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What is Argon and Its Uses?

Last updated date: 29th Feb 2024
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Overview of Argon

Kids, if I ask you to name the most abundant gases in earth's atmosphere, you will say oxygen, carbon dioxide and nitrogen. Behind nitrogen and oxygen, the third most abundant gas is the noble gas argon. The rightmost column of the periodic table is occupied by the six noble gases: helium, neon, argon, krypton, xenon, and radon. They do not interact with other elements; hence they cannot form more complicated compounds by bonding with other atoms. In this article, we will learn about argon and its uses.

What is Argon?

Argon is an inert gaseous chemical element of atomic number 18. It is one of the noble gases which makes up nearly one per cent of the earth's atmosphere. Further, we will discuss some properties of argon, uses of argon and much more. 

Properties of Argon

Atomic number


Atomic mass

39.948 g.mol-1

Electronegativity according to Pauling



1.78.10-3 at 0°C

Melting point

-189 °C

Boiling point

-185.7 °C

Van Der Waals radius

0.192 nm

Ionic radius




Electronics shell

$[Ne]$ 3s23p6

Energy of first ionisation

1520 kJ.mol-1

Energy of second ionisation

2665.8 kJ.mol-1

Energy of third ionisation

3931 kJ.mol-1

Discovered by

Sir Ramsay in 1894

  • It is a colourless, odourless gas that does react with anything.

  • Argon can combine with other substances under certain conditions. 

  • Its solubility in water is equal to that of oxygen, which is one of its defining characteristics.

  • The thermal conductivity of argon is low.

Uses of Argon

Argon is Used in Bulbs

Argon is Used in Bulbs


Argon is used for making many different things. Being an inert gas, it has its own advantages. Let’s look at some of them:

Neon Lights

Argon is useful for producing neon lights. This is accomplished by using argon, neon, and krypton. The outermost circling electrons in argon gas are temporarily excited by electricity and briefly jump to a higher "shell" or energy level. The electron then releases a photon, a massless packet of light, when it returns to its average energy level.

Heat Treating

An oxygen and nitrogen-free environment can be created for heat-treating procedures using argon, an inert gas.

3-D Printing

In the rapidly developing field of three-dimensional printing, argon is used. The gas will stop the oxidation of the metal, and other reactions during the fast heating and cooling of the printing medium and can lessen the effects of stress. To make specialised blends, argon can also be combined with other gases.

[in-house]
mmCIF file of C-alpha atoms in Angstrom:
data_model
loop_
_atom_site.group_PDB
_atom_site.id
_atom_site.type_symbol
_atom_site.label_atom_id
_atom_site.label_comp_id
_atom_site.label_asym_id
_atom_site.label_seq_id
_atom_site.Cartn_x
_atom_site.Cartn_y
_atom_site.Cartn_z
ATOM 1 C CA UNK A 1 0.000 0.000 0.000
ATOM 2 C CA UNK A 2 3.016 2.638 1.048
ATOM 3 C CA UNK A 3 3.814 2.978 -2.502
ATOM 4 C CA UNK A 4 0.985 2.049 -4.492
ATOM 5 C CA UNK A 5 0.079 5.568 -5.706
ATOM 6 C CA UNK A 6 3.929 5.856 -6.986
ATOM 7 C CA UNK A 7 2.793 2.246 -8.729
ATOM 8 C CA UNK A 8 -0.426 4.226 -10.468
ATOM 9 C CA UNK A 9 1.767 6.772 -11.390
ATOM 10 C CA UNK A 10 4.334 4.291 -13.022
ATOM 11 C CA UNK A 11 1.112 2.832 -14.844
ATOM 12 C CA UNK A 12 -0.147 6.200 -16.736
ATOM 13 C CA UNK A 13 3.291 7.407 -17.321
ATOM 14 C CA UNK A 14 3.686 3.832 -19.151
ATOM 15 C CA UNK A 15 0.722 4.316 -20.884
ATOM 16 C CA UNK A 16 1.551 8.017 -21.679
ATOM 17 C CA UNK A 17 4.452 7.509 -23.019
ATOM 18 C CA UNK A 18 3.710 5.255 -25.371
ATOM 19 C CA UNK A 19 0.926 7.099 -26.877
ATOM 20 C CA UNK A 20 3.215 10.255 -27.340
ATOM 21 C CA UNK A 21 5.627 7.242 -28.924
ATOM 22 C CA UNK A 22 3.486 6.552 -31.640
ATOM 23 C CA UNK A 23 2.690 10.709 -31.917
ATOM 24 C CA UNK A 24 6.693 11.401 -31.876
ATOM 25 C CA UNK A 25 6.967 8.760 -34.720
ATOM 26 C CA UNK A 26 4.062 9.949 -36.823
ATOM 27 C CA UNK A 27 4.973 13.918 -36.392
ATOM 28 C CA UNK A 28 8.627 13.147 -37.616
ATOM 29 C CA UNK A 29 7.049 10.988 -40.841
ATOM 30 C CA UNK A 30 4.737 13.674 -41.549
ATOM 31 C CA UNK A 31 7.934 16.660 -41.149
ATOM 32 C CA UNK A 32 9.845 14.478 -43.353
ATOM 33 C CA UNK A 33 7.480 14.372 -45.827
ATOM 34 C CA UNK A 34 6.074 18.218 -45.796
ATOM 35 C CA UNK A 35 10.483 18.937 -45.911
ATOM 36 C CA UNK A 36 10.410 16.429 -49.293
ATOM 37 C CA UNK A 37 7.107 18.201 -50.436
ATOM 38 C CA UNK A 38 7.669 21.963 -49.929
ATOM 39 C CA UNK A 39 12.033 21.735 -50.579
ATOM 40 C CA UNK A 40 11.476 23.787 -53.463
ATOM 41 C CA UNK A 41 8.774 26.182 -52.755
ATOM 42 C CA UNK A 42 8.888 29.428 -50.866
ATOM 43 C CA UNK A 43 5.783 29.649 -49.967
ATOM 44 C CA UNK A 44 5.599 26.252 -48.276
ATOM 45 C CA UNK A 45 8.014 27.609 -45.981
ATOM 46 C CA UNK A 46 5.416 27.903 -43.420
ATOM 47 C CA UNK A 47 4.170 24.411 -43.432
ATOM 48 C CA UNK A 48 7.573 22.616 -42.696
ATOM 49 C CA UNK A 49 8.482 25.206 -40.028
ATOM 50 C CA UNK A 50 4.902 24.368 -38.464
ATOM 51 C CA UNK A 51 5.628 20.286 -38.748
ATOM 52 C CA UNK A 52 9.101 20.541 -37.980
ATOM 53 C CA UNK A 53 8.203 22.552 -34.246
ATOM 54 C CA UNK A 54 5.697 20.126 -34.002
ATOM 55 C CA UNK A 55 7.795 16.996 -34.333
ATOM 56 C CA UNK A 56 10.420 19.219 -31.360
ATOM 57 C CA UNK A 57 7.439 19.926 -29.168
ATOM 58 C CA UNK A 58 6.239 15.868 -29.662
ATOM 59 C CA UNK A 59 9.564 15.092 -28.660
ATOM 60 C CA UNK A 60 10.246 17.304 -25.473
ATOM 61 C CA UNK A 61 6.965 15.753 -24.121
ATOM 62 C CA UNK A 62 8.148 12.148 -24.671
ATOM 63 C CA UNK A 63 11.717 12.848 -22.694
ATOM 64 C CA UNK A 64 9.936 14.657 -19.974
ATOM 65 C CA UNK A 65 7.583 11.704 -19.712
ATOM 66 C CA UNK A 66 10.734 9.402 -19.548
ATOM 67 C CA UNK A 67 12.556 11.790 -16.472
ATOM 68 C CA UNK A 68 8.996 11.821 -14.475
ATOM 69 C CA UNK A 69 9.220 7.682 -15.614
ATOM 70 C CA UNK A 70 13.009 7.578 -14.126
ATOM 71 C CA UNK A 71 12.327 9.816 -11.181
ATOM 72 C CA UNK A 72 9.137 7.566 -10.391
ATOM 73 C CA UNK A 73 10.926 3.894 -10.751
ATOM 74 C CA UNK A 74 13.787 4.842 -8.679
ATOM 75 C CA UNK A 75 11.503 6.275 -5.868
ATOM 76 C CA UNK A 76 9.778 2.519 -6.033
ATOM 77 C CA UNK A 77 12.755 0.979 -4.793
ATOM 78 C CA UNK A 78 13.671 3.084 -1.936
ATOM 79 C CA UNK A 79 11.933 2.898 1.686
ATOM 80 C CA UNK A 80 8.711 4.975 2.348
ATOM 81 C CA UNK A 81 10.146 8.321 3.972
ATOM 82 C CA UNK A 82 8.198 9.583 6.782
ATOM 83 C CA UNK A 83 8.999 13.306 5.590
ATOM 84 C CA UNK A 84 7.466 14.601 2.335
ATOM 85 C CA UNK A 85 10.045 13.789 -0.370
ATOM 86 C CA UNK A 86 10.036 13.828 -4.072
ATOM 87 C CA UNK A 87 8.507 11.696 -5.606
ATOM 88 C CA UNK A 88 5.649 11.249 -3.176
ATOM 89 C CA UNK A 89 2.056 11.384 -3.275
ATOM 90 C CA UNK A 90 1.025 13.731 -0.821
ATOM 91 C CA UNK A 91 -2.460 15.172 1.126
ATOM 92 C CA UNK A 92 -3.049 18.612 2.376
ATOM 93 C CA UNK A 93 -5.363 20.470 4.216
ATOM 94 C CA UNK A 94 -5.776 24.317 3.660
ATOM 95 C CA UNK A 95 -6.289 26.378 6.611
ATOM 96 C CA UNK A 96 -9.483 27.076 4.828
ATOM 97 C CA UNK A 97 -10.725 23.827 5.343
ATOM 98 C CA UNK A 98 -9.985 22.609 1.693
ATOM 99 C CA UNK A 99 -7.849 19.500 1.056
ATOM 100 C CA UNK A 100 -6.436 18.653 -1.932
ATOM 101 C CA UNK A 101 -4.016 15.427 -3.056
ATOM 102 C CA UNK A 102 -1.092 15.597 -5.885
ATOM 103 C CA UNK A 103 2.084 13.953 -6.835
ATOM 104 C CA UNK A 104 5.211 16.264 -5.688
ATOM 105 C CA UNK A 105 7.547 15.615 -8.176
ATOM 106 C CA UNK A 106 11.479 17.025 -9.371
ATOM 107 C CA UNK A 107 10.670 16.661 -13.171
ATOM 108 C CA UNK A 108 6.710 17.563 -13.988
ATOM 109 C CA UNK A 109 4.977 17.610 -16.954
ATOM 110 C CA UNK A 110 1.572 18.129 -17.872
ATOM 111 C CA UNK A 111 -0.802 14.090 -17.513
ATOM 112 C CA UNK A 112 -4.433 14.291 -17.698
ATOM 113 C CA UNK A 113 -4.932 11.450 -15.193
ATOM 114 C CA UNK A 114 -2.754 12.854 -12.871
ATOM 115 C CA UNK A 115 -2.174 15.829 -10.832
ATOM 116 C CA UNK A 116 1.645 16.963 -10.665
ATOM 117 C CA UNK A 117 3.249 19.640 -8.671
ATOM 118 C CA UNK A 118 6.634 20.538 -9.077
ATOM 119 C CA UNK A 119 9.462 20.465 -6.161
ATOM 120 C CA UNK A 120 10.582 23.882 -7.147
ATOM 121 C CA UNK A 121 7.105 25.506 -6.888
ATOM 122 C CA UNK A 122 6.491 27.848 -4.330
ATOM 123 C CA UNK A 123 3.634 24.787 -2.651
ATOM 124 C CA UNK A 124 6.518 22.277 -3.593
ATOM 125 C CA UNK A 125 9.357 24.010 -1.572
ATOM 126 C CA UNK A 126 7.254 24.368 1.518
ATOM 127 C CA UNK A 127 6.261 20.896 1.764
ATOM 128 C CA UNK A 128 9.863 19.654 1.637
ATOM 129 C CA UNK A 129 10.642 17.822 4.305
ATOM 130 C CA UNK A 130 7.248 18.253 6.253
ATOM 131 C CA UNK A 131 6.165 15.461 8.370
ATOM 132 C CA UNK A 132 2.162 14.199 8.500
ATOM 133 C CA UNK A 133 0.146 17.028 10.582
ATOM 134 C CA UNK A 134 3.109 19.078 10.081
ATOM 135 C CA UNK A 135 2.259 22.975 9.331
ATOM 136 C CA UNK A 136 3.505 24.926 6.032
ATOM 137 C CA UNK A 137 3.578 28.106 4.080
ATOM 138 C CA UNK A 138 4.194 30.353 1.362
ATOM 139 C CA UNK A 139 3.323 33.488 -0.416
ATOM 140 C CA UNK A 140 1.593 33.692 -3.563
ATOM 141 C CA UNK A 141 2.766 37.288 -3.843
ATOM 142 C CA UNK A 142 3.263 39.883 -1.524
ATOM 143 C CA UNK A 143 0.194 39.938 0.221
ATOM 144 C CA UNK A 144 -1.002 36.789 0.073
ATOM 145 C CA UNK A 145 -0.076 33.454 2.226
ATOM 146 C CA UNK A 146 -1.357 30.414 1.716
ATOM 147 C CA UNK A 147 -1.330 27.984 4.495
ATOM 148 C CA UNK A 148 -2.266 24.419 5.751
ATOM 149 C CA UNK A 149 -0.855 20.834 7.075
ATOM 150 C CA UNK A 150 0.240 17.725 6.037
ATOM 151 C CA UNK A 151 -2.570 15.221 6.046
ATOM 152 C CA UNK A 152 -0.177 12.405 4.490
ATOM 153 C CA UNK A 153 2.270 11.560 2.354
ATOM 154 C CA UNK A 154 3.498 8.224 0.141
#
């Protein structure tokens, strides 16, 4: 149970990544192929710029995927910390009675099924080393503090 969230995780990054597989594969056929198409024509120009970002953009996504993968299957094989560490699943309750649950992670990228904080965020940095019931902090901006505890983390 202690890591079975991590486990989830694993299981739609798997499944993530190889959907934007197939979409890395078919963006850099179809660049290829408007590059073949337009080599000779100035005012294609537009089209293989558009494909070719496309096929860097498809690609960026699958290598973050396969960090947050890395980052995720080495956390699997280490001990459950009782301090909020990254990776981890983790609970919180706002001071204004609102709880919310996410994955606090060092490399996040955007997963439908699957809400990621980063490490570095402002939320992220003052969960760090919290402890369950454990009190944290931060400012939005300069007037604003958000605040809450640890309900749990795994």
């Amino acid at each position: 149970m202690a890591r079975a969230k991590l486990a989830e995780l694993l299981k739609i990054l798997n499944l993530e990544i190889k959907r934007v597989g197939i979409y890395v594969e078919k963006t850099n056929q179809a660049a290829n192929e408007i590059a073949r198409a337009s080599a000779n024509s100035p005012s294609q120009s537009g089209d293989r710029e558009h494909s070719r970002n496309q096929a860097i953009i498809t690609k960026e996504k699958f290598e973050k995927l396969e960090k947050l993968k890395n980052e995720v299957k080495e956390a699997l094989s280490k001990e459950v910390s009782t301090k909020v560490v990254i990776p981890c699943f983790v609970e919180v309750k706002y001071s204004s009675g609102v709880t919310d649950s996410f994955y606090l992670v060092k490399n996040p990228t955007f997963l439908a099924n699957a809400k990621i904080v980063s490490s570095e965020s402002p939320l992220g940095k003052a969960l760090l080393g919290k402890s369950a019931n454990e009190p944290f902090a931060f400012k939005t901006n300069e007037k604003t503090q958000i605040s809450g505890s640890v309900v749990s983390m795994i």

Metal Production

Argon can be employed in other processes to synthesise metals because it avoids oxidation (rusting) and replaces undesirable gases like carbon monoxide, which is similar to its use in welding.

Argon is used in Welding

Argon is used in Welding

Shield Gas in Welding

In addition to welding automobile frames, mufflers, and other automotive components, argon is also used to join specialised alloys. Argon is used in welding because it takes up space and stops other, undesirable reactions from happening nearby because of reactive gases like nitrogen and oxygen, which is why it is termed a shielding gas. It does not react with whatever gases and metals are floating close to the metals being welded.

Radioisotope Dating

Argon can date materials up to an incredible 4 billion years old.


We have discussed what is argon and application of argon. Argon is an inert gaseous chemical element of atomic number 18. It is one of the noble gases which makes up nearly one per cent of the earth's atmosphere. We also learned several important facts about argon: it is colourless, odourless and does not react with anything under certain conditions.

In 3-D printing, argon is used to stop oxidation during the fast heating and cooling of the printing medium. Argon can also be blended with other gases to create highly specialised blends. 

FAQs on What is Argon and Its Uses?

1. Is argon used in light bulbs?

In fluorescent and incandescent light bulbs, argon gas prevents oxygen from corroding the warm tungsten filament. Light bulb life is increased by the presence of argon, which stops the tungsten filament from melting. Isn’t it the most important application of argon?

2. Is argon flammable?

Argon is a gas with no colour or smell. Although oxygen and argon are both incombustible, oxygen can intensify the burning of a fire. May result in asphyxiation due to air displacement. The container could explode violently and launch into the air if it is exposed to fire or extreme heat for a long time.

3. Is argon toxic to breathe?

This gas is considered a basic asphyxiant because it is inert. Excessive quantities of inhalation can cause fainting, nausea, vomiting, loss of consciousness, and even death.